If we were to update that language from the 18th century, King-James-soaked language, it means this-it is wholly by God’s pleasure that he leads us both to act and to think. This would seem to be fine and clear for those that have found Christ and have been led to a decision for faith in Christ. But Wesley is clear in this additional point-God works his will in us long before we have even figured out who God is, and he is pulling us slowly towards Godself, the way that even a slow moving river can push a canoe.
Some would call the moment of decision that we declare our faith in Christ as the moment of our salvation. Wesley, and the doctrine of our practice, however, allows for there to be either one large dramatic decision, like Paul getting knocked off his horse and being rebuked by Jesus himself, or room for many small decisions, like a child attending summer camp and Sunday school, and being taught all along the way.
I came to the Christian faith in my early twenties in a moral crisis, realizing that I could not refrain from hurting people based solely on my own strength. On the spectrum of conversion stories, it was relatively sudden and dramatic. But If I were to say that that was the only way that someone could be saved, I would have completely discounted the faith journey of many people, including Donna, the woman I married, who was raised from infancy in the church, and came to know Christ through long acquaintance and friendship. She couldn’t ever tell a satisfying, dramatic story of her salvation. Was she any less of a Christian by not having had the dramatic coming to Christ story of salvation? Those of you who remember her, her compassion and her willingness to serve, would of course say no.
Her journey to faith was very different from my own, but it was no less valid for its difference. Our son’s story of Grace drawing him toward a relationship with Christ began a long time ago, and will have its own trajectory, and it will be equally as valid as either Donna’s or mine.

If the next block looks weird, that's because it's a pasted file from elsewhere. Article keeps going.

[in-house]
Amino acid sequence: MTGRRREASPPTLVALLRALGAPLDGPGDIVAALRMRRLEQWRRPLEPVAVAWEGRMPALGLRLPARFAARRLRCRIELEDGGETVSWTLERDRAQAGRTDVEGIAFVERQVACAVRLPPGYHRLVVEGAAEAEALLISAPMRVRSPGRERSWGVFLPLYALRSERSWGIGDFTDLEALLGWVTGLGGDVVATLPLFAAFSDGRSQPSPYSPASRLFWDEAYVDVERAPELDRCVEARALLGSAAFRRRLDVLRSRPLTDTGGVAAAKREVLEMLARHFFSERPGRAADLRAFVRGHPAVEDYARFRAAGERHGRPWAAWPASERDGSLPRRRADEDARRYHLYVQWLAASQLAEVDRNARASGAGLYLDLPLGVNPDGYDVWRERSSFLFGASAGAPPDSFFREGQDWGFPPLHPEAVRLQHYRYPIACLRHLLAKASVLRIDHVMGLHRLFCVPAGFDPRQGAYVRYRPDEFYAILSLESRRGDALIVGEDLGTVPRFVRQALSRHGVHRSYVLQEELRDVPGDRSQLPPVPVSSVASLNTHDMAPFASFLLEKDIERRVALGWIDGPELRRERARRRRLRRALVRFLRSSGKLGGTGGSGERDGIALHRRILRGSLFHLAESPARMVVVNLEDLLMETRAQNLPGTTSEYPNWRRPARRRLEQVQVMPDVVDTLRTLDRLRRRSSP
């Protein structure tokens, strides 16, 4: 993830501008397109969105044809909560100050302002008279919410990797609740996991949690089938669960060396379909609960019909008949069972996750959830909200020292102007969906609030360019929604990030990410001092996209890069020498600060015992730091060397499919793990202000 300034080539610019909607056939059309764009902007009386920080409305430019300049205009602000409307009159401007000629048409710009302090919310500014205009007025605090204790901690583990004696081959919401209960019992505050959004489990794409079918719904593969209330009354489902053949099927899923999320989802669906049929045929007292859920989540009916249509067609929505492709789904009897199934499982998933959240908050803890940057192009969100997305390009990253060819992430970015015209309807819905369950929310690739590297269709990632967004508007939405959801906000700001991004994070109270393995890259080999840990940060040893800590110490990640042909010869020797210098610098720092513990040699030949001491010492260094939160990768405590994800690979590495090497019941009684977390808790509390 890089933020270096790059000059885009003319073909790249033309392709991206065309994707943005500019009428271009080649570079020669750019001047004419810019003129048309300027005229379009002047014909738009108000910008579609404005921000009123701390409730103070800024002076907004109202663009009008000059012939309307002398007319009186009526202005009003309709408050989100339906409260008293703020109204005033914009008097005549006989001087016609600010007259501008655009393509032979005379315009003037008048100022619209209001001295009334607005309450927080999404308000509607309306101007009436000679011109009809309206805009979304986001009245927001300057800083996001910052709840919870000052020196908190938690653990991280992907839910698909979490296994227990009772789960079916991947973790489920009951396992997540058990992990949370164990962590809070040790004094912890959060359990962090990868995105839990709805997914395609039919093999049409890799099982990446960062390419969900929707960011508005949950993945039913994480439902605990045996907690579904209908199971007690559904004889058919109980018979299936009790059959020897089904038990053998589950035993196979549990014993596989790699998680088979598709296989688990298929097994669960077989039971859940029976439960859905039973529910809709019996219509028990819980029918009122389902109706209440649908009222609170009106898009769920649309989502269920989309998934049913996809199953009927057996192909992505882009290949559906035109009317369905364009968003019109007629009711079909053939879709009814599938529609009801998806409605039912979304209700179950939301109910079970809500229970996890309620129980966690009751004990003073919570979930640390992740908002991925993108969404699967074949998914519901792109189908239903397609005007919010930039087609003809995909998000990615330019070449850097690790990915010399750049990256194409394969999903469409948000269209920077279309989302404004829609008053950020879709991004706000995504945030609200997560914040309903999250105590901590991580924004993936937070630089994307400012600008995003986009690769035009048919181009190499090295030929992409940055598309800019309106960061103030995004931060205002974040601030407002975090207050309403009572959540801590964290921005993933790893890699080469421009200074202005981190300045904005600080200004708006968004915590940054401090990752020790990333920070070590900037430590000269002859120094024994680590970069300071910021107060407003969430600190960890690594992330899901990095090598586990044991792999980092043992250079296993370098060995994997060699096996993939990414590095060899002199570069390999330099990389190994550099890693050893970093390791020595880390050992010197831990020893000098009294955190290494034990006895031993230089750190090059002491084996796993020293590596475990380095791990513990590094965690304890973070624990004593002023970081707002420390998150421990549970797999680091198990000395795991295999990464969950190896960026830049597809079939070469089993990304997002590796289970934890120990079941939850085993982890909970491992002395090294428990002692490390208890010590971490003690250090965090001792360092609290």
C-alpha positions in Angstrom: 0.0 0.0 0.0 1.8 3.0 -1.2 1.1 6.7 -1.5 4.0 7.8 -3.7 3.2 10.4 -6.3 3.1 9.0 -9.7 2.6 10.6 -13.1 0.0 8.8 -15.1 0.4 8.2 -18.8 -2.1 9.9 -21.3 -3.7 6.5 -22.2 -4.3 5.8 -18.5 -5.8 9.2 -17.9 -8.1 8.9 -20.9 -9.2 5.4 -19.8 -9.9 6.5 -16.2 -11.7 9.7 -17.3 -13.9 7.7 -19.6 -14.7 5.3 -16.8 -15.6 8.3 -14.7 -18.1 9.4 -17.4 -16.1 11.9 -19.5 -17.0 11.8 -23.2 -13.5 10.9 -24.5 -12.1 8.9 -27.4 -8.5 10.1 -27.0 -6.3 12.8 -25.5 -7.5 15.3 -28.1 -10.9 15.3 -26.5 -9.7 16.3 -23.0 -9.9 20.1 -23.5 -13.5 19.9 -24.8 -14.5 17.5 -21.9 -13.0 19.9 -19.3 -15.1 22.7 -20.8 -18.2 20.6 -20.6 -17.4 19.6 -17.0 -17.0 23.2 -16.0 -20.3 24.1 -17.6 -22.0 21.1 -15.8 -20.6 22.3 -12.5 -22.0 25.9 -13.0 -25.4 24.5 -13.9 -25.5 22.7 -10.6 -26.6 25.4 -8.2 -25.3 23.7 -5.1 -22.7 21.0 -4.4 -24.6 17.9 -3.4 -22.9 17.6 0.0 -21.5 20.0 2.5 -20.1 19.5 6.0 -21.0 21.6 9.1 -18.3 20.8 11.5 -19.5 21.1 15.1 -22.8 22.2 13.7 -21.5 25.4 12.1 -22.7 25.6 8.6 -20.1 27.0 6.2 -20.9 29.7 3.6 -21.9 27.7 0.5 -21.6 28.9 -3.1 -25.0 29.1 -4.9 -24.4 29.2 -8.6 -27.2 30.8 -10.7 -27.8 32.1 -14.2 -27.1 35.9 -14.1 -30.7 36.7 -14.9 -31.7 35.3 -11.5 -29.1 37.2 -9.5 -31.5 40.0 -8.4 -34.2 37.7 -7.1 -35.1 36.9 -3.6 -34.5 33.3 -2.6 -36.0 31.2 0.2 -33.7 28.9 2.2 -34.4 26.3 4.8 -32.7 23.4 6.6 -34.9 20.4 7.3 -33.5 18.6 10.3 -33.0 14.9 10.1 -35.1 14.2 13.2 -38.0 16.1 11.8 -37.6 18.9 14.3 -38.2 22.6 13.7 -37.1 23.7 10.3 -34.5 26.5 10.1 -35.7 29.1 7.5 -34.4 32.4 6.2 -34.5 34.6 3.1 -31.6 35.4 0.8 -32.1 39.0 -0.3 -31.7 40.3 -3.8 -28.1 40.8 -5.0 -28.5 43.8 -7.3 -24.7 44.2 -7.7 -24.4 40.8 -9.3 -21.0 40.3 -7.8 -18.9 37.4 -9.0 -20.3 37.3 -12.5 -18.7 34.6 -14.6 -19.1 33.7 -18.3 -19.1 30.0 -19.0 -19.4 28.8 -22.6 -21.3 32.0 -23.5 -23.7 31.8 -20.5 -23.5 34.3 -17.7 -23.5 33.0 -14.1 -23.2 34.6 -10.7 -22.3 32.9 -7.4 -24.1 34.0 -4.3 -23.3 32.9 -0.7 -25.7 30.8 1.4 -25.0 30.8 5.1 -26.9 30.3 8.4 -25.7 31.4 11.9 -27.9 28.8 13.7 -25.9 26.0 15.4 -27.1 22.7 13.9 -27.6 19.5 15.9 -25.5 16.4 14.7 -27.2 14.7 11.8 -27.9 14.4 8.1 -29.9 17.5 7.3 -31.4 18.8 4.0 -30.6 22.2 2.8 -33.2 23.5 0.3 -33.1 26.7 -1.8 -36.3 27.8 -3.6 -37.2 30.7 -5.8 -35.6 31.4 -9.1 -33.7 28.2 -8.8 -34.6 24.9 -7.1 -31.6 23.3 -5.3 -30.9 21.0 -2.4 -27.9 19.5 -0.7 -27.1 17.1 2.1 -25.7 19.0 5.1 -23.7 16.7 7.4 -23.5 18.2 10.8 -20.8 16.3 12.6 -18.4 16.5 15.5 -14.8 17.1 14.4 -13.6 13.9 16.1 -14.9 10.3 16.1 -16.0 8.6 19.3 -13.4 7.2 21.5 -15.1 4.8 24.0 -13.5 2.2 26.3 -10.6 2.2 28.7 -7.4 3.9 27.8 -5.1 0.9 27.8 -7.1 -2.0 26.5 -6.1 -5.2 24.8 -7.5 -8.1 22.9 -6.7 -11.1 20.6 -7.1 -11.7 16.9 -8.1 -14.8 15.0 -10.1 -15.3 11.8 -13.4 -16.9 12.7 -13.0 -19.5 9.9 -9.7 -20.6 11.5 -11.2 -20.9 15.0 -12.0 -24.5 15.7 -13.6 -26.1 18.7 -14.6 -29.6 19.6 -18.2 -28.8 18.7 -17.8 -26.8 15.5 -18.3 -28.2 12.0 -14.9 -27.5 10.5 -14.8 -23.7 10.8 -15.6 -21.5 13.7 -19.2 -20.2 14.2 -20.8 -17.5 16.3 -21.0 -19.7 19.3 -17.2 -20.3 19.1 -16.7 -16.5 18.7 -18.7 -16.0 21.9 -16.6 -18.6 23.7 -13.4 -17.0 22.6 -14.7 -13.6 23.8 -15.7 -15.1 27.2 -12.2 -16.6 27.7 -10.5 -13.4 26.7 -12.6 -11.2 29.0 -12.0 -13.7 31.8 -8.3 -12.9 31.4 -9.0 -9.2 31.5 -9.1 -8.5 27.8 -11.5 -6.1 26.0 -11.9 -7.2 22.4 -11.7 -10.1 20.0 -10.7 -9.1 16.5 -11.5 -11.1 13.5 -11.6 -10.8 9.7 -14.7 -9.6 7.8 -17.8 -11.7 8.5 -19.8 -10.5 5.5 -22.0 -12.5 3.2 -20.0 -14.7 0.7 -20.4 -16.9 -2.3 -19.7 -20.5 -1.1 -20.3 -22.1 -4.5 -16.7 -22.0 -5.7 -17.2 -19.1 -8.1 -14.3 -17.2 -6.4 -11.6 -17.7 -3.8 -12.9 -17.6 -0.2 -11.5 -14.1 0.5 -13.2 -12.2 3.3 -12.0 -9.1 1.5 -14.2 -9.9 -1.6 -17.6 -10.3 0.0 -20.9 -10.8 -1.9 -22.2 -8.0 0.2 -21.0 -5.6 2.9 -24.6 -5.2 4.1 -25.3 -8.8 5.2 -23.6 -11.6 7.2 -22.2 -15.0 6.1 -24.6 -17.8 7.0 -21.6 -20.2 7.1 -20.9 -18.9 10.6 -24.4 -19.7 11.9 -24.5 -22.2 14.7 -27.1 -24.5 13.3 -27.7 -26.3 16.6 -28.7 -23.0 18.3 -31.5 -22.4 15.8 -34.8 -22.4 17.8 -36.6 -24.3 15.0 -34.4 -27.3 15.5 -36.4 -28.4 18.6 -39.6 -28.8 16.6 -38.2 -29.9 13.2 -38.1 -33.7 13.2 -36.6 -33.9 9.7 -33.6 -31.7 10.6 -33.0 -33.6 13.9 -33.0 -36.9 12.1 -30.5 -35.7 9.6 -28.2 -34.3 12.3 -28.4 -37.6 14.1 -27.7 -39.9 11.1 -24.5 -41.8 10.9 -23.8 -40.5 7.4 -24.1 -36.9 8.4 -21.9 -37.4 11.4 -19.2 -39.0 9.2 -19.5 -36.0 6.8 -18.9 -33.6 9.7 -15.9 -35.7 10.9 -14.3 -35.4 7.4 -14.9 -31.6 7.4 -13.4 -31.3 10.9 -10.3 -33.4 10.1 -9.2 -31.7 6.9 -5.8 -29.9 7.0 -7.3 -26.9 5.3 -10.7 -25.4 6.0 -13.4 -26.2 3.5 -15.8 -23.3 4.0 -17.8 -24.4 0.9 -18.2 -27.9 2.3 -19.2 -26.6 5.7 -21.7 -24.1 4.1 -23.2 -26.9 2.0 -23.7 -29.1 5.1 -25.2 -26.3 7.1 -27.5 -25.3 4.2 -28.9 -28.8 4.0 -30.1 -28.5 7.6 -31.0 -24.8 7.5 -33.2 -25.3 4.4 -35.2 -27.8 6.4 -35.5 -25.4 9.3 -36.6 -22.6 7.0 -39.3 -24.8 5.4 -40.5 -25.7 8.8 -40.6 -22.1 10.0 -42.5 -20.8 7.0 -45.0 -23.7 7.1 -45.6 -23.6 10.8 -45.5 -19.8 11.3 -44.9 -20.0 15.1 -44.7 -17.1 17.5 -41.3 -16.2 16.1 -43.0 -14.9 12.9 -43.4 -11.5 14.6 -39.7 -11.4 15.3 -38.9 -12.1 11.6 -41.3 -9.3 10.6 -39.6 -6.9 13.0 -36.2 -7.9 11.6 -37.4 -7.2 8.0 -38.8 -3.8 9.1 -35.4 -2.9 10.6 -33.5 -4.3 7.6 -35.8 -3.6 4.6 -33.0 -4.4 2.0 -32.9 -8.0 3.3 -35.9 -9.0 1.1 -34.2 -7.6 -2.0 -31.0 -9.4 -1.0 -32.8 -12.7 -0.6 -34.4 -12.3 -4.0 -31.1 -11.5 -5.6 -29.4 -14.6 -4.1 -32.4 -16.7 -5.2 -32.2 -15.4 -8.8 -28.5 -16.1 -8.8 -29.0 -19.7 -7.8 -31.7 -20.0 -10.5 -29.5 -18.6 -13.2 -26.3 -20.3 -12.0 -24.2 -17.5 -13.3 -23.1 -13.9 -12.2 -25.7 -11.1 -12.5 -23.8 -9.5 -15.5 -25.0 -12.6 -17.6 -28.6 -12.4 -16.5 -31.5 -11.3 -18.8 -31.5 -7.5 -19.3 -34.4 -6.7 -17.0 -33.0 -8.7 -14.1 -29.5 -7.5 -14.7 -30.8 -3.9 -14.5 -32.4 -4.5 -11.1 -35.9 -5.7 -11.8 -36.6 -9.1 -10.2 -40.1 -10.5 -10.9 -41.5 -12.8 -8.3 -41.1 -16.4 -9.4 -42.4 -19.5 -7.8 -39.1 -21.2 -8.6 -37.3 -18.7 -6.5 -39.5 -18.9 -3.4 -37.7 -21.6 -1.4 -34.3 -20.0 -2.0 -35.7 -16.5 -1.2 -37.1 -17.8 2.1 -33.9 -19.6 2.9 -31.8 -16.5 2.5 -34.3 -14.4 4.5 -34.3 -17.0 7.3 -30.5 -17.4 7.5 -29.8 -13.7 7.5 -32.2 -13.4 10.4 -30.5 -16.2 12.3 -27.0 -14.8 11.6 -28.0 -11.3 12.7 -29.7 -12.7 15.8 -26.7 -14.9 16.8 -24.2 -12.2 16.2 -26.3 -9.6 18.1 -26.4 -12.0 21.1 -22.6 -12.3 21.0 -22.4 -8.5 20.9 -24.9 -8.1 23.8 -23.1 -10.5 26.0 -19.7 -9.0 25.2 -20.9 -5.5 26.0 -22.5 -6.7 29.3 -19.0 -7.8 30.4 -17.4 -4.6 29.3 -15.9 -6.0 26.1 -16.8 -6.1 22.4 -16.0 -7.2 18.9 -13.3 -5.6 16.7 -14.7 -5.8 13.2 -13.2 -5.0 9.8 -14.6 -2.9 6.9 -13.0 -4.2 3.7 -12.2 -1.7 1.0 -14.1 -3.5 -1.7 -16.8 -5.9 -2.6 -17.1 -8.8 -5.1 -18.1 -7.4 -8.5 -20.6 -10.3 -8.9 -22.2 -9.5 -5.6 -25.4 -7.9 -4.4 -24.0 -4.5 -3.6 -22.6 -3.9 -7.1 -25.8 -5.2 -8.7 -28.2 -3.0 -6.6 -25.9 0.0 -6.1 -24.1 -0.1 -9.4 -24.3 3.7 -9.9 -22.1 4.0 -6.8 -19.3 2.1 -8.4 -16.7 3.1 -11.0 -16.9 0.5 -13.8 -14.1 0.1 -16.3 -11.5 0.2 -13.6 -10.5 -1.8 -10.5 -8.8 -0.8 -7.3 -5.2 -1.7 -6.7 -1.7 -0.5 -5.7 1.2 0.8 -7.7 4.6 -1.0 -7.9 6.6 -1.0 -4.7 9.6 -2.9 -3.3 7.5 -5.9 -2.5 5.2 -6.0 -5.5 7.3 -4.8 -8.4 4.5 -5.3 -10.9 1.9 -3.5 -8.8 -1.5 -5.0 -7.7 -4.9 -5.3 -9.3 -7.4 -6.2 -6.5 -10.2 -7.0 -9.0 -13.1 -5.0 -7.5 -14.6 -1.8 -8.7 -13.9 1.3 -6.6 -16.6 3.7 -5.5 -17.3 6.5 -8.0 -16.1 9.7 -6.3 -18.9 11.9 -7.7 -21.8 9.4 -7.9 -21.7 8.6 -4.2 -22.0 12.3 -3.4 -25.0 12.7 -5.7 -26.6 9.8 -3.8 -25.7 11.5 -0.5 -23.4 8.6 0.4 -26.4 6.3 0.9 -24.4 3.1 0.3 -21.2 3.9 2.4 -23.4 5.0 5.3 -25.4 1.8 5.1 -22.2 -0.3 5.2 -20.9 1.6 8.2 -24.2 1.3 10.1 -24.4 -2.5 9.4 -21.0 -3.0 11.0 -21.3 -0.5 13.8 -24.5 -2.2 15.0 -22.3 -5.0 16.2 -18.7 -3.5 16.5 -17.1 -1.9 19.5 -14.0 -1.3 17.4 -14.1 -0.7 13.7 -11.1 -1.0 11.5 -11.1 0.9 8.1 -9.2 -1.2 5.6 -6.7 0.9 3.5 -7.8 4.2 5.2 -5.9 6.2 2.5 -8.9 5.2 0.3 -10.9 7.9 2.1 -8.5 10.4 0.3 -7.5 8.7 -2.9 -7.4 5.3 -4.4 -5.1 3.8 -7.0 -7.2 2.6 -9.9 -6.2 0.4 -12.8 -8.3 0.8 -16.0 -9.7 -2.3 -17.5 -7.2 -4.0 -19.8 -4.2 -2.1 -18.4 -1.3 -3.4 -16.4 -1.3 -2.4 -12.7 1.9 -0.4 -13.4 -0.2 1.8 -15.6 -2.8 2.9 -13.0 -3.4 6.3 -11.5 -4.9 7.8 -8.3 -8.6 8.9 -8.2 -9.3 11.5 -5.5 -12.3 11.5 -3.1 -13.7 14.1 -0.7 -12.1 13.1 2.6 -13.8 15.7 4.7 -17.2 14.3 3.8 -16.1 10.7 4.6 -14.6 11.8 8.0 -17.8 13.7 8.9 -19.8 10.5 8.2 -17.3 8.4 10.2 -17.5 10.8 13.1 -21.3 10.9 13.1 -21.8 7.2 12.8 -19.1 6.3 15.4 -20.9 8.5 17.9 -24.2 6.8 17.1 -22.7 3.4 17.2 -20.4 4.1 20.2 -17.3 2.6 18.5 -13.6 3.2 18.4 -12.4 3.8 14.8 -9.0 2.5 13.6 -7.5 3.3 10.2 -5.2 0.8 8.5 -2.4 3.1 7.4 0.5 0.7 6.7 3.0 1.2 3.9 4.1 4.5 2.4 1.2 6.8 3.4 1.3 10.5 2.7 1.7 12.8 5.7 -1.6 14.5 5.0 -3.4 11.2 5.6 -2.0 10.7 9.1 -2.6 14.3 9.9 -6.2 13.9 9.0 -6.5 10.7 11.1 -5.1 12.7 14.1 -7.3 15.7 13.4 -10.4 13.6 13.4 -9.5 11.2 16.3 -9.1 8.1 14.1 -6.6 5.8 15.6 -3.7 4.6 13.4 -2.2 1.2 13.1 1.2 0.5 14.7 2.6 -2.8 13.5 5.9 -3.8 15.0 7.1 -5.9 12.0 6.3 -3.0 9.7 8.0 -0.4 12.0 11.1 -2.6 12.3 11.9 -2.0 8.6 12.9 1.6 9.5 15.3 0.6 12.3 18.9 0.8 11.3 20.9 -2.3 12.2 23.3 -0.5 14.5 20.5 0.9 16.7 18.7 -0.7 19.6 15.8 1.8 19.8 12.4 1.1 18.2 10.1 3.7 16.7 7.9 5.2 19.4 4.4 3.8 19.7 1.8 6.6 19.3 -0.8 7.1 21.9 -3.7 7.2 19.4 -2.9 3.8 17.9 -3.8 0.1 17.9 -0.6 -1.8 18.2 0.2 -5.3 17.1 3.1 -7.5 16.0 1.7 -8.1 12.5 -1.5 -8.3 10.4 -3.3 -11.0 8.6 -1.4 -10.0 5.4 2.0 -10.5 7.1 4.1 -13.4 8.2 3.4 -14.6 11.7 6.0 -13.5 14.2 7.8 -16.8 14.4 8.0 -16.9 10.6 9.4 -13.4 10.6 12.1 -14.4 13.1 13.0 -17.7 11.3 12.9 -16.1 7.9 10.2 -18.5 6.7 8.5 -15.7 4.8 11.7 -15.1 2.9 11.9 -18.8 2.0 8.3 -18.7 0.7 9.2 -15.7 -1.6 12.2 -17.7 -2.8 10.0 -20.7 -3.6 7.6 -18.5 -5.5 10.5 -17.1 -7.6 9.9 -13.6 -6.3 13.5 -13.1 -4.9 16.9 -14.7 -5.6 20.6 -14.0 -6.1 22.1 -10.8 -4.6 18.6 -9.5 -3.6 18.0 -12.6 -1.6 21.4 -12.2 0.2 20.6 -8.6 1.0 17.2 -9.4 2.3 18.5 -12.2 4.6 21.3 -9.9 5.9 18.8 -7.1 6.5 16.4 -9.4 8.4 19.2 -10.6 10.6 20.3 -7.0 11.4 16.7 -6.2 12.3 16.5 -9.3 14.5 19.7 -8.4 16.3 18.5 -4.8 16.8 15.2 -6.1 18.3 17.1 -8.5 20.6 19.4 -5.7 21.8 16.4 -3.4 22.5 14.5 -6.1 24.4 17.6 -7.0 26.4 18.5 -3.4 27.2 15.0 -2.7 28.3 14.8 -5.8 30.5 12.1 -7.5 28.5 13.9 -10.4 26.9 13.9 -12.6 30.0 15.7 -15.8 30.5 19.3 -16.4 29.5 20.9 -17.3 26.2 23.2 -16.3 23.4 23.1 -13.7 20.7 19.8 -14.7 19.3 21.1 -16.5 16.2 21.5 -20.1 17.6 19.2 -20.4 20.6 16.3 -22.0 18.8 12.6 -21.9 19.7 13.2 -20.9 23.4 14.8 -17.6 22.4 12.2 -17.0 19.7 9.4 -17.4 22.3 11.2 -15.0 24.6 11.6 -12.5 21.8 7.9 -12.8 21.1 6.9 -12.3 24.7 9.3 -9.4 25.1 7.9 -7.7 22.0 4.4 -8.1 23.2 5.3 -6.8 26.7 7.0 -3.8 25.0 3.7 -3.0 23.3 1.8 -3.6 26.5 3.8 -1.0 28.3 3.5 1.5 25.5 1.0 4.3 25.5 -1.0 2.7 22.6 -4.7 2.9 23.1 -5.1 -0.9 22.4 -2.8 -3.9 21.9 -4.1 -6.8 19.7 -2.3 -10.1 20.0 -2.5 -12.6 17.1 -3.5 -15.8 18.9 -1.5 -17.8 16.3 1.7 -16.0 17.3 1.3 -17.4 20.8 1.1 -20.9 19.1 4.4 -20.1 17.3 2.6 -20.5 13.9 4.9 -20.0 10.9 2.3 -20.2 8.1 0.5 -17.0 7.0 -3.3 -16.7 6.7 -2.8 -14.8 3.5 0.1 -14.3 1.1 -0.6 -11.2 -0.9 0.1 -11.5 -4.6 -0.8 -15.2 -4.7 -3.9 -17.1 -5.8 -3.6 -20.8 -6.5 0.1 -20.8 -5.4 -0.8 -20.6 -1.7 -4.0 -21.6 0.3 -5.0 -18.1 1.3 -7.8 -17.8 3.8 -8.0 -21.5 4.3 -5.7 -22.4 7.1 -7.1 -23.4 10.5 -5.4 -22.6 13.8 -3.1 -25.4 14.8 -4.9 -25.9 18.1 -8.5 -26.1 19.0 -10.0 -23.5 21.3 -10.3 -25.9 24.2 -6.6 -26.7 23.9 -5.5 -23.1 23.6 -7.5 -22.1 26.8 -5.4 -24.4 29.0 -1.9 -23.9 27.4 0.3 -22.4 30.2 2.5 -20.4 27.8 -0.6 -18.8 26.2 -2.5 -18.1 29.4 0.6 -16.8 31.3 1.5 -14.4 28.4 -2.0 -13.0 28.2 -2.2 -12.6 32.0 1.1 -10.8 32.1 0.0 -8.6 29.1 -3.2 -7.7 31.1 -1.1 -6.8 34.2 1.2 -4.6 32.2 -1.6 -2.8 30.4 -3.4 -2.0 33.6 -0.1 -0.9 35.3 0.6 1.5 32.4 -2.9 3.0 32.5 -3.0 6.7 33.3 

Paul wrote to the Corinthian church that they were to be united in the same mind and the same purpose. Let me suggest that that purpose is not to convert souls as if we have some McDonalds sign out front counting billions and billions served. Rather, let me suggest that we are to take Jesus’ own model in sharing the love of God-we are to say to the world, through our actions and our speech, “come and see”. We are to show God’s love, and invite those whom we meet into God’s presence in a gentle fashion, sometimes even amongst us here, and hopefully allow them to take away something that increases their faith, awakens their awareness. We are not to “score a point” with the souls of others, we are simply called to offer Christ to the world, and support each others’ journey toward a closer walk with God.
We are called always into a closer walk with God. How we got here, how we get there, is a story to be told that may be of value, but one soul’s story is never to be used as how all souls should walk.